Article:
Siravegna G.,University of Turin |
Siravegna G.,Candiolo Cancer Institute Fondazione Piemontese per lOncologia FPO |
Siravegna G.,Institute of Molecular Oncology IFOM |
Mussolin B.,Candiolo Cancer Institute Fondazione Piemontese per lOncologia FPO |
And 34 more authors.
Colorectal cancers (CRCs) evolve by a reiterative process of genetic diversification and clonal evolution. The molecular profile of CRC is routinely assessed in surgical or bioptic samples. Genotyping of CRC tissue has inherent limitations; a tissue sample represents a single snapshot in time, and it is subjected to spatial selection bias owing to tumor heterogeneity. Repeated tissue samples are difficult to obtain and cannot be used for dynamic monitoring of disease progression and response to therapy. We exploited circulating tumor DNA (ctDNA) to genotype colorectal tumors and track clonal evolution during treatment with the epidermal growth factor receptor (EGFR)-specific antibodies cetuximab or panitumumab. We identified alterations in ctDNA of patients with primary or acquired resistance to EGFR blockade in the following genes: KRAS, NRAS, MET, ERBB2, FLT3, EGFR and MAP2K1. Mutated KRAS clones, which emerge in blood during EGFR blockade, decline upon withdrawal of EGFR-specific antibodies, indicating that clonal evolution continues beyond clinical progression. Pharmacogenomic analysis of CRC cells that had acquired resistance to cetuximab reveals that upon antibody withdrawal KRAS clones decay, whereas the population regains drug sensitivity. ctDNA profiles of individuals who benefit from multiple challenges with anti-EGFR antibodies exhibit pulsatile levels of mutant KRAS. These results indicate that the CRC genome adapts dynamically to intermittent drug schedules and provide a molecular explanation for the efficacy of rechallenge therapies based on EGFR blockade. © 2015 Nature America, Inc. All rights reserved. Source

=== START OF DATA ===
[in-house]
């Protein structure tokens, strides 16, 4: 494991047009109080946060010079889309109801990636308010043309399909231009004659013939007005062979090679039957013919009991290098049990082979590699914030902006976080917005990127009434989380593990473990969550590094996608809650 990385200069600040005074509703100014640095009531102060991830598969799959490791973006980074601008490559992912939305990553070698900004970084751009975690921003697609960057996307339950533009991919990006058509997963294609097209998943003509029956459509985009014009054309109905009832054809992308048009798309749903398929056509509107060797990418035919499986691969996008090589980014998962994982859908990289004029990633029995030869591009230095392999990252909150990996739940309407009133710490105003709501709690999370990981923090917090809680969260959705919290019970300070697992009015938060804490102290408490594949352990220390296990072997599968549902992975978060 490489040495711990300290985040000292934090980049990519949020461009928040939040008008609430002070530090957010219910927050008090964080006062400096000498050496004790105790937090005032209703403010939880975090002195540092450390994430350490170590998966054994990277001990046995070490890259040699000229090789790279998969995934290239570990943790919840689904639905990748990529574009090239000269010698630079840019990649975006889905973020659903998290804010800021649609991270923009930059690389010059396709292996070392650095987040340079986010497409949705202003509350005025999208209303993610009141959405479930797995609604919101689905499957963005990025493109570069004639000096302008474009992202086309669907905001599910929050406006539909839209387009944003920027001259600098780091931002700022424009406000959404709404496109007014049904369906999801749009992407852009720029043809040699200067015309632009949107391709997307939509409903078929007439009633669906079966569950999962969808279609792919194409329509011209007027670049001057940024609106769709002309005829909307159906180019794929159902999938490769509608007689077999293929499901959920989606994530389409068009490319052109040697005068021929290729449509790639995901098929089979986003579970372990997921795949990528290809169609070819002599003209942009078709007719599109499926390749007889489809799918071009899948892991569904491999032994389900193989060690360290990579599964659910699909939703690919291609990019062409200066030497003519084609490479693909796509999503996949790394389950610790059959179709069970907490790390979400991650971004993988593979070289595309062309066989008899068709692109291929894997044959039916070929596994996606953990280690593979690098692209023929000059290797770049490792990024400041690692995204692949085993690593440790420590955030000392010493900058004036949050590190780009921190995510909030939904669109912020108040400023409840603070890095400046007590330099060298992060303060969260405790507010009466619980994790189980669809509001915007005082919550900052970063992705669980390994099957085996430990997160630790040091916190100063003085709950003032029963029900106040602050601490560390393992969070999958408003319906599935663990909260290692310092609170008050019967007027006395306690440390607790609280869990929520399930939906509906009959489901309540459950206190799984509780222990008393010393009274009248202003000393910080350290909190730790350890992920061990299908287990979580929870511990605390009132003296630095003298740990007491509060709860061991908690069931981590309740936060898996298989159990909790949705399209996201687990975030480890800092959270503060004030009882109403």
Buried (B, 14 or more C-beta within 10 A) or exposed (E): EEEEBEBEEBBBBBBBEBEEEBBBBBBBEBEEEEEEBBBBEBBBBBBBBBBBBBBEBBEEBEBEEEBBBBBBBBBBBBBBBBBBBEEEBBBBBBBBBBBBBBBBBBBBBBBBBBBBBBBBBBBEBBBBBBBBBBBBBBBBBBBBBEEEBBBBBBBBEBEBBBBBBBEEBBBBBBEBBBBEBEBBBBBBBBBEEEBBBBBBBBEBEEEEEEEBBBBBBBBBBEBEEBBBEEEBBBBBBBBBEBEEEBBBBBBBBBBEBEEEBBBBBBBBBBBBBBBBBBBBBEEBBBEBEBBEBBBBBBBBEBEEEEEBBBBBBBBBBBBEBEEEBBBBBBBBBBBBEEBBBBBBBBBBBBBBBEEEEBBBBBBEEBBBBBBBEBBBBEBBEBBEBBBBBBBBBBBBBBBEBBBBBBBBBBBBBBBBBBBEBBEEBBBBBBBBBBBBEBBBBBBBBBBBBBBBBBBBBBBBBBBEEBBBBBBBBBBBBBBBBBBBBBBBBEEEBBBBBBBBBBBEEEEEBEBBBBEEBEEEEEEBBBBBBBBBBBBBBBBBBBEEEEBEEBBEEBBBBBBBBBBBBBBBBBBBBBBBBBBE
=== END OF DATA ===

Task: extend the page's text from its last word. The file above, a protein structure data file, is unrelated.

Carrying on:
Hata A.N.,Massachusetts General Hospital |
Hata A.N.,Harvard University |
Niederst M.J.,Massachusetts General Hospital |
Niederst M.J.,Harvard University |
And 39 more authors.
Although mechanisms of acquired resistance of epidermal growth factor receptor (EGFR)-mutant non-small-cell lung cancers to EGFR inhibitors have been identified, little is known about how resistant clones evolve during drug therapy. Here we observe that acquired resistance caused by the EGFR T790M gatekeeper mutation can occur either by selection of pre-existing EGFR T790M -positive clones or via genetic evolution of initially EGFR T790M -negative drug-tolerant cells. The path to resistance impacts the biology of the resistant clone, as those that evolved from drug-tolerant cells had a diminished apoptotic response to third-generation EGFR inhibitors that target EGFR T790M; treatment with navitoclax, an inhibitor of the anti-apoptotic factors BCL-xL and BCL-2 restored sensitivity. We corroborated these findings using cultures derived directly from EGFR inhibitor-resistant patient tumors. These findings provide evidence that clinically relevant drug-resistant cancer cells can both pre-exist and evolve from drug-tolerant cells, and they point to therapeutic opportunities to prevent or overcome resistance in the clinic. © 2016 Nature America, Inc. Source